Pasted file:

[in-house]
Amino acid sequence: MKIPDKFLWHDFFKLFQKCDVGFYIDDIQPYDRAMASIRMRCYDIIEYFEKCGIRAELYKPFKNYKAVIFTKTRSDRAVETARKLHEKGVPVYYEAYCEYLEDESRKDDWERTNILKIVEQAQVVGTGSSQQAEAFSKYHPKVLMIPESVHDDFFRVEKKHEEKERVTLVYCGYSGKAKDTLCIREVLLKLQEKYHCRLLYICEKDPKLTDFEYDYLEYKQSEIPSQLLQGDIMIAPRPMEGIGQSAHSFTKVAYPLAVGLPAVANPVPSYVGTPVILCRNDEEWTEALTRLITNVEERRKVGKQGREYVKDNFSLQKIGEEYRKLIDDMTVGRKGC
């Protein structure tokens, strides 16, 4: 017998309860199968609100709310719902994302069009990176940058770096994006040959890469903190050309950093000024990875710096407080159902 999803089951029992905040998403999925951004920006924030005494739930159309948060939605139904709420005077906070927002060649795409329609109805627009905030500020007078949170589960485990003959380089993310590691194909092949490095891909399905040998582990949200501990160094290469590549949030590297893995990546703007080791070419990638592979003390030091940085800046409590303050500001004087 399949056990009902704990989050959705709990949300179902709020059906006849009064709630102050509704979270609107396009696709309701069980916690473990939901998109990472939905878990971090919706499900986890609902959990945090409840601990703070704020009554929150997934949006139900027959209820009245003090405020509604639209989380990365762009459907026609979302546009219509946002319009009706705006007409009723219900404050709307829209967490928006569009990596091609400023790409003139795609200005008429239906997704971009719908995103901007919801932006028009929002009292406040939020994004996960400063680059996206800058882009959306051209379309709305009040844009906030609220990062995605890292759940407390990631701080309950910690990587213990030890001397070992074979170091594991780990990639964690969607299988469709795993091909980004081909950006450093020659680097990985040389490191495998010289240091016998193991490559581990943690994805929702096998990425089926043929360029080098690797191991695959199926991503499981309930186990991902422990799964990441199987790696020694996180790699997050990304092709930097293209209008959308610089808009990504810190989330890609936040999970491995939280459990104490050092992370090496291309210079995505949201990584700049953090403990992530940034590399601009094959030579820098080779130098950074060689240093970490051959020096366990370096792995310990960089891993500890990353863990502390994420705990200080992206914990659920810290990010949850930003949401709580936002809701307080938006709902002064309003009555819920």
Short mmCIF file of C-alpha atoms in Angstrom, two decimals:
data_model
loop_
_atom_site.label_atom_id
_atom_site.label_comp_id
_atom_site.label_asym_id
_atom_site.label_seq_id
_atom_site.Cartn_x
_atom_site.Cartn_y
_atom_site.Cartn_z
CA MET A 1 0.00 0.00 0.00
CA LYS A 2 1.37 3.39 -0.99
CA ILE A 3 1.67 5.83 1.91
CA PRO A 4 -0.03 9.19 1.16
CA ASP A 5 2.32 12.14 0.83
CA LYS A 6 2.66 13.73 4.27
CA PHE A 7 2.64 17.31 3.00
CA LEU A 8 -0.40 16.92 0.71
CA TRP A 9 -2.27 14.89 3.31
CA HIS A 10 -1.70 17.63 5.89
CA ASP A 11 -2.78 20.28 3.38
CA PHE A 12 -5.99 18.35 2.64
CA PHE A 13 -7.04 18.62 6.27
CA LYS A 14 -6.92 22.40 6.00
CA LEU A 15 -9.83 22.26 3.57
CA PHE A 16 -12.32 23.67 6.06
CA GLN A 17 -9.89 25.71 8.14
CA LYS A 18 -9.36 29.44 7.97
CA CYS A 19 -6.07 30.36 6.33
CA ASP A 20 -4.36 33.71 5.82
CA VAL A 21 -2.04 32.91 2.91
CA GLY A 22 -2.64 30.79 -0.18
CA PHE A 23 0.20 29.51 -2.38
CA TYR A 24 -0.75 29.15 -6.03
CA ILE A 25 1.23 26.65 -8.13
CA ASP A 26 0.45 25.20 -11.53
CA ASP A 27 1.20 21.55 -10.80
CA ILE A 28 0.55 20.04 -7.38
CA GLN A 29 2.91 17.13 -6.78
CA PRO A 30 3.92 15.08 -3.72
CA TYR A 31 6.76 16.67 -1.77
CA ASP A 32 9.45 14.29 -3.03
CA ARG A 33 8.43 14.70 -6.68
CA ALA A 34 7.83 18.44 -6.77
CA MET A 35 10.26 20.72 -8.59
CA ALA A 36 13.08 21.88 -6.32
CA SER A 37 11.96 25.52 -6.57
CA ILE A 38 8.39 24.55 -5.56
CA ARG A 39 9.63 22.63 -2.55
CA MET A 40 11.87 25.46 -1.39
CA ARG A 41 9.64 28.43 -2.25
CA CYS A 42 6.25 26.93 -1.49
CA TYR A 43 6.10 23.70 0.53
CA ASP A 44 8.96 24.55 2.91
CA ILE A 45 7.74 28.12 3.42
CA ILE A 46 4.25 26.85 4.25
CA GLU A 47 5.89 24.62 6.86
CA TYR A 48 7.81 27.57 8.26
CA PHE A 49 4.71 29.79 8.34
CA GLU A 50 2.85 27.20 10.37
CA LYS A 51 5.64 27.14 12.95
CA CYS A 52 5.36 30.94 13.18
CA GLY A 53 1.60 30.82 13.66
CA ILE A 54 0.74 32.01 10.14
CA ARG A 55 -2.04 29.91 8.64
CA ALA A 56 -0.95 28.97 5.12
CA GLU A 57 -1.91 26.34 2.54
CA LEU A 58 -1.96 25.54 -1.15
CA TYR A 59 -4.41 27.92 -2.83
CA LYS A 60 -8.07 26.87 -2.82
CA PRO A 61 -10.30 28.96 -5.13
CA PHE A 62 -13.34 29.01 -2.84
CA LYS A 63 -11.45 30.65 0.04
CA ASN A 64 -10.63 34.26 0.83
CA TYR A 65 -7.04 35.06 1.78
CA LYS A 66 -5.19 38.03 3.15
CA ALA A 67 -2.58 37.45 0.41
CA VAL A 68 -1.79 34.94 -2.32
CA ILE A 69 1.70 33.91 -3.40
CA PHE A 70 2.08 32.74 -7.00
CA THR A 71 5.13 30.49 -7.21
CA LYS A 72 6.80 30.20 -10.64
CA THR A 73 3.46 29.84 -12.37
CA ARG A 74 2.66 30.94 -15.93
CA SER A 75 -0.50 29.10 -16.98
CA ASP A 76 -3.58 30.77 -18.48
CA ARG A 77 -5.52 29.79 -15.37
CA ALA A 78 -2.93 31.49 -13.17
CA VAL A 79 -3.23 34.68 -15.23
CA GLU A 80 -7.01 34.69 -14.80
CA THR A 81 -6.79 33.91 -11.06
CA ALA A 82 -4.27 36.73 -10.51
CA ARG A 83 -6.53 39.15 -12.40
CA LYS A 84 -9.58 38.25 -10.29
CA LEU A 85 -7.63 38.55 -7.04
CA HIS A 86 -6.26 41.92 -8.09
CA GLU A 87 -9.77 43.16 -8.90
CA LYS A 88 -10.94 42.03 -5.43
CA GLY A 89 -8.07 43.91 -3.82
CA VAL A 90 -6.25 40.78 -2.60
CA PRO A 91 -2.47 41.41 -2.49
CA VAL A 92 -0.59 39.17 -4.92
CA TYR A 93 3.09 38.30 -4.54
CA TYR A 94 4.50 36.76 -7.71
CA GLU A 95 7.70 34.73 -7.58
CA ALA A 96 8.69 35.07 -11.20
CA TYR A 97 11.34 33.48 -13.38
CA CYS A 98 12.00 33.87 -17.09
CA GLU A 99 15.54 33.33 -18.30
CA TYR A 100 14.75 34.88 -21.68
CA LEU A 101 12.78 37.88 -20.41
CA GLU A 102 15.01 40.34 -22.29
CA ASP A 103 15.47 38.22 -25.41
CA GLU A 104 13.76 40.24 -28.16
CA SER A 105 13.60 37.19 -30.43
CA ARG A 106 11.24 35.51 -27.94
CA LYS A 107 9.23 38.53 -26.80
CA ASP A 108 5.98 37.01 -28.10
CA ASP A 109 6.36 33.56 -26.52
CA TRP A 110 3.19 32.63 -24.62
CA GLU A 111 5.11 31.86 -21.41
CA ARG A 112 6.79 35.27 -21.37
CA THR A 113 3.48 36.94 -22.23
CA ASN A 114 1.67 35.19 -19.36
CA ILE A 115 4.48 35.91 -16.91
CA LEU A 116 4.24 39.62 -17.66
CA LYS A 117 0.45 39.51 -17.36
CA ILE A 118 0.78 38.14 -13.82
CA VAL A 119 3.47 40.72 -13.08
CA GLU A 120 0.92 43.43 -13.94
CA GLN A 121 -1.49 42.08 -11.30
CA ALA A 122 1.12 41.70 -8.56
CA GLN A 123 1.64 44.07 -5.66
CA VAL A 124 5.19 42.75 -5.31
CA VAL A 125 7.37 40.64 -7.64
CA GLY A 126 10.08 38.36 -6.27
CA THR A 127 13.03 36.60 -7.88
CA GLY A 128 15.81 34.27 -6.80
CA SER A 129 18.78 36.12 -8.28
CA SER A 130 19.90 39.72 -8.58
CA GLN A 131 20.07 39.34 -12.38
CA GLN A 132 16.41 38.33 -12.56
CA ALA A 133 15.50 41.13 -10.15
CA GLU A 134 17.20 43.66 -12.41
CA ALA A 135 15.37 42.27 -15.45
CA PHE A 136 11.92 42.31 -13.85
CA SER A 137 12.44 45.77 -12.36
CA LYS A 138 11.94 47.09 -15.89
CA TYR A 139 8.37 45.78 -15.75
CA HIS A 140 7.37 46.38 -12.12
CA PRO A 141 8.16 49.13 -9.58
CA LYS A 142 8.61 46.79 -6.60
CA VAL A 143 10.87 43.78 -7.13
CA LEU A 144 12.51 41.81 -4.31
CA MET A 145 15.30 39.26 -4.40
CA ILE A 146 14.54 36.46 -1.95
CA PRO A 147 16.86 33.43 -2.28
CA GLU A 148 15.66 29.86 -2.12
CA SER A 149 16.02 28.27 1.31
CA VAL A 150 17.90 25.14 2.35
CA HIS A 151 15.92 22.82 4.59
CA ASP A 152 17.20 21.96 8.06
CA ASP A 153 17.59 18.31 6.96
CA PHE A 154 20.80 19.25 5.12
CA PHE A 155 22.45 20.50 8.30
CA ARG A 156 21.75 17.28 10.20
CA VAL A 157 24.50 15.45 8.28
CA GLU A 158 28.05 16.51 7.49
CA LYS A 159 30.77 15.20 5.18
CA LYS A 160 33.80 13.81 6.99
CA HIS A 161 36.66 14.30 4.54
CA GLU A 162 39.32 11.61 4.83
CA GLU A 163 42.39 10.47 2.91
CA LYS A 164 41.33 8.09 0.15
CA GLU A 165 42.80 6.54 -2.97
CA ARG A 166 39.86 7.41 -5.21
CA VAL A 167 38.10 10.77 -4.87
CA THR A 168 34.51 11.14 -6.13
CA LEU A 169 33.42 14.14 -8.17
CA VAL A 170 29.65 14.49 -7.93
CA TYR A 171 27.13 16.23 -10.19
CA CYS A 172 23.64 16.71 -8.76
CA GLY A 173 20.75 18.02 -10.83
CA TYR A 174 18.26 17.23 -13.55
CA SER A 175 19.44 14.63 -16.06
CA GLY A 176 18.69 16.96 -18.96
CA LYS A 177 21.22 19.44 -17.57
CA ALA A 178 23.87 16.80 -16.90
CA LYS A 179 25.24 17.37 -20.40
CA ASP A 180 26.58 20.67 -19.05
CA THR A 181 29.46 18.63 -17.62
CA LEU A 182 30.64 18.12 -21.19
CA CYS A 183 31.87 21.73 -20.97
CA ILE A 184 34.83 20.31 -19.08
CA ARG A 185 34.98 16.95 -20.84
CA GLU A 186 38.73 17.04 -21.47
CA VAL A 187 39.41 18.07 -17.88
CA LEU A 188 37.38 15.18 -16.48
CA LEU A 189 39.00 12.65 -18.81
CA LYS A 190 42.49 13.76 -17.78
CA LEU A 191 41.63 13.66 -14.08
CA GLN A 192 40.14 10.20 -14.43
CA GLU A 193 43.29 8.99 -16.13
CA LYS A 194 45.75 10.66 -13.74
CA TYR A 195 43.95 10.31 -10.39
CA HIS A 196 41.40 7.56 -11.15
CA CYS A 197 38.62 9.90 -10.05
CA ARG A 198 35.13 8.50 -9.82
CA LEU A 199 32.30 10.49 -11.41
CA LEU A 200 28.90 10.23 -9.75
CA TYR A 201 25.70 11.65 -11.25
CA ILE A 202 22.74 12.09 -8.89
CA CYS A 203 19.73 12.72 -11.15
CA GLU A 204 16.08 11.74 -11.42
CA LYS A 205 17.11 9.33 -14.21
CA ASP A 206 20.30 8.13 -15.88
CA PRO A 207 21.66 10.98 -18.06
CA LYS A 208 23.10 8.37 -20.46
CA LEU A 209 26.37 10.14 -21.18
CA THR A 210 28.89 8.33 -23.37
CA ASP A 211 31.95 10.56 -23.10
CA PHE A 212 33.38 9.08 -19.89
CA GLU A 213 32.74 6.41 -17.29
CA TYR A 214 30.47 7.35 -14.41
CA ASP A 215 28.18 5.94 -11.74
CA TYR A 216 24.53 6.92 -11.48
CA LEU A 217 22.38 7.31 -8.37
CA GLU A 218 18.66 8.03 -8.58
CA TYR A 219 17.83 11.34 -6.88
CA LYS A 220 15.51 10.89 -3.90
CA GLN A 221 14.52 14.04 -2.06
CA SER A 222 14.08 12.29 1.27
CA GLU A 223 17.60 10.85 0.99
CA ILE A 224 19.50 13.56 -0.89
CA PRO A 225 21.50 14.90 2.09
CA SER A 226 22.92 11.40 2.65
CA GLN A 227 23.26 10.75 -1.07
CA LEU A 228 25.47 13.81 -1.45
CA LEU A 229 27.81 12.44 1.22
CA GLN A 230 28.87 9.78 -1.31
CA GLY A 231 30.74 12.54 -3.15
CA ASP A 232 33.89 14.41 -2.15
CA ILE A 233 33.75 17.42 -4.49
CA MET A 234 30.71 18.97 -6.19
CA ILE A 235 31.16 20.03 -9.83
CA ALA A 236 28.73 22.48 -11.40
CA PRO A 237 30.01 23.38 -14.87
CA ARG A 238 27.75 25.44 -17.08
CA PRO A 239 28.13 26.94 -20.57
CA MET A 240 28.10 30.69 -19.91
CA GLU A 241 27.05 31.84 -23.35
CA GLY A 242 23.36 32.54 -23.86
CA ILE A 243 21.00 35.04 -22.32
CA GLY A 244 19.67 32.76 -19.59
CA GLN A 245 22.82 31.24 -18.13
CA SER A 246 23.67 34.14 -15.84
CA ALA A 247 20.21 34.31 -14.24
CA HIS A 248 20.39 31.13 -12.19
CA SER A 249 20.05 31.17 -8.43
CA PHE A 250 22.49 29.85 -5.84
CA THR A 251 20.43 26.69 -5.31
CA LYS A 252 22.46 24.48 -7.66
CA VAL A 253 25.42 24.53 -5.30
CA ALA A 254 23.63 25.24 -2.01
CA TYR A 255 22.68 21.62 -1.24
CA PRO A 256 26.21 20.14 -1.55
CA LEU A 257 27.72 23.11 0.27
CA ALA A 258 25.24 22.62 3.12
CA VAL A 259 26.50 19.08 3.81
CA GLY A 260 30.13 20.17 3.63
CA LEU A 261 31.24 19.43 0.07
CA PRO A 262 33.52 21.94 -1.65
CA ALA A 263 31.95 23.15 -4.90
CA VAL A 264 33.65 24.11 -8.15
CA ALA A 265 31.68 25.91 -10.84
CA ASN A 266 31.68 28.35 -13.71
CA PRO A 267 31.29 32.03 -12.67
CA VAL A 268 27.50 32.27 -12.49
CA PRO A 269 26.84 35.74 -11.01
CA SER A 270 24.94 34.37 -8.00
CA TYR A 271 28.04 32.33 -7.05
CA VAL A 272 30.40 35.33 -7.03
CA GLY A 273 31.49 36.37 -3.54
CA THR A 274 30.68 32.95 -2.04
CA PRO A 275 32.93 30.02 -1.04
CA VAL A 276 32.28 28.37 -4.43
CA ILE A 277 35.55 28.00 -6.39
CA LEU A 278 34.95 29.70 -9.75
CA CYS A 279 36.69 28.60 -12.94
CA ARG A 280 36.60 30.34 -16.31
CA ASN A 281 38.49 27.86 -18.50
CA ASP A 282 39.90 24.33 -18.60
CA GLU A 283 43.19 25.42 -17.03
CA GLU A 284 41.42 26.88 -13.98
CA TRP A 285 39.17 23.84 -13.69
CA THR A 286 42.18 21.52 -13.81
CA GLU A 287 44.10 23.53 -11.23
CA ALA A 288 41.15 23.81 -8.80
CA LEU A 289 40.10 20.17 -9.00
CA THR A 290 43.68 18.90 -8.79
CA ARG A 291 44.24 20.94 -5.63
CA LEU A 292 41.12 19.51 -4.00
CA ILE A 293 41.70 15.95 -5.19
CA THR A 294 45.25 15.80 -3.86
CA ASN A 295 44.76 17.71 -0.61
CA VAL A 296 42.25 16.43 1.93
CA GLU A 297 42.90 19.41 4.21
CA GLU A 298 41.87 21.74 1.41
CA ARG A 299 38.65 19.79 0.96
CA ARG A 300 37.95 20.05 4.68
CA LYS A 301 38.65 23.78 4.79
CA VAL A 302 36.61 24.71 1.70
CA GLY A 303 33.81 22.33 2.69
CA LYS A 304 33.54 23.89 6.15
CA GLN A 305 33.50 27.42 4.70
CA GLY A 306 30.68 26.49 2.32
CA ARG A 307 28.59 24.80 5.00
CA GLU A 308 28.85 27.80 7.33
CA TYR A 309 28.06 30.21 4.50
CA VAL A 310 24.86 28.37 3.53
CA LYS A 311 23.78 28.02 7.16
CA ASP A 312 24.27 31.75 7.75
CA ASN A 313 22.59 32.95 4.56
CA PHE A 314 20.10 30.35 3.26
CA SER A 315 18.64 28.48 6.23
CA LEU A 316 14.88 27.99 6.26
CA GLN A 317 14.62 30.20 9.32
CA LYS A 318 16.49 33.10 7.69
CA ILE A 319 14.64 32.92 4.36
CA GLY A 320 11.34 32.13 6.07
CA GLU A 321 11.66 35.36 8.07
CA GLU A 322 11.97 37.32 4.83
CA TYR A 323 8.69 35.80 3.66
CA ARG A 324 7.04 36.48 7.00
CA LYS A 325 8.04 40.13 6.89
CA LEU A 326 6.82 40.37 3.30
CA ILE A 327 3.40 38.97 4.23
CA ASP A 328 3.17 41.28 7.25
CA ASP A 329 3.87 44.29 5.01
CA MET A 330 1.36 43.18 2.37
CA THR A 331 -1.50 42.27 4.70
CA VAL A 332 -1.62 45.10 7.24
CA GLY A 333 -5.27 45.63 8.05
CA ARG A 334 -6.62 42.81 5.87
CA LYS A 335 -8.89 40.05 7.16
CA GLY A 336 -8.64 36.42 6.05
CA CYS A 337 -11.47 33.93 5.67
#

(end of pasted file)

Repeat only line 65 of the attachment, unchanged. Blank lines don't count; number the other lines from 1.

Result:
CA CYS A 52 5.36 30.94 13.18